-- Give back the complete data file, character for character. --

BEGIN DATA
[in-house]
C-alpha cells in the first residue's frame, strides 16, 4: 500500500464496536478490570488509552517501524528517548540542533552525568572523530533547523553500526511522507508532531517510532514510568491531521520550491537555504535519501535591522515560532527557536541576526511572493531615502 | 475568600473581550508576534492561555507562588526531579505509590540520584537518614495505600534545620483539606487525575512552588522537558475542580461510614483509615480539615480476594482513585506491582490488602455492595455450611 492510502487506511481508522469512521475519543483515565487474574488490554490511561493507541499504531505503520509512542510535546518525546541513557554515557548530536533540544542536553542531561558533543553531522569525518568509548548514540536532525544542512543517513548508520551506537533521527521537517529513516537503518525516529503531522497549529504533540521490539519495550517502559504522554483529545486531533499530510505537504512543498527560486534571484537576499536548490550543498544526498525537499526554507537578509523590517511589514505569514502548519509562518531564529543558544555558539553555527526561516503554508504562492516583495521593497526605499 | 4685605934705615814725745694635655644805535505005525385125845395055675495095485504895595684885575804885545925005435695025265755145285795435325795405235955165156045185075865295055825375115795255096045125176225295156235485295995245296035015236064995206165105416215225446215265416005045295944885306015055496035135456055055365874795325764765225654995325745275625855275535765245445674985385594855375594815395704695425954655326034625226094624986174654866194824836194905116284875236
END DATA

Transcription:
[in-house]
C-alpha cells in the first residue's frame, strides 16, 4: 500500500464496536478490570488509552517501524528517548540542533552525568572523530533547523553500526511522507508532531517510532514510568491531521520550491537555504535519501535591522515560532527557536541576526511572493531615502 | 475568600473581550508576534492561555507562588526531579505509590540520584537518614495505600534545620483539606487525575512552588522537558475542580461510614483509615480539615480476594482513585506491582490488602455492595455450611 492510502487506511481508522469512521475519543483515565487474574488490554490511561493507541499504531505503520509512542510535546518525546541513557554515557548530536533540544542536553542531561558533543553531522569525518568509548548514540536532525544542512543517513548508520551506537533521527521537517529513516537503518525516529503531522497549529504533540521490539519495550517502559504522554483529545486531533499530510505537504512543498527560486534571484537576499536548490550543498544526498525537499526554507537578509523590517511589514505569514502548519509562518531564529543558544555558539553555527526561516503554508504562492516583495521593497526605499 | 4685605934705615814725745694635655644805535505005525385125845395055675495095485504895595684885575804885545925005435695025265755145285795435325795405235955165156045185075865295055825375115795255096045125176225295156235485295995245296035015236064995206165105416215225446215265416005045295944885306015055496035135456055055365874795325764765225654995325745275625855275535765245445674985385594855375594815395704695425954655326034625226094624986174654866194824836194905116284875236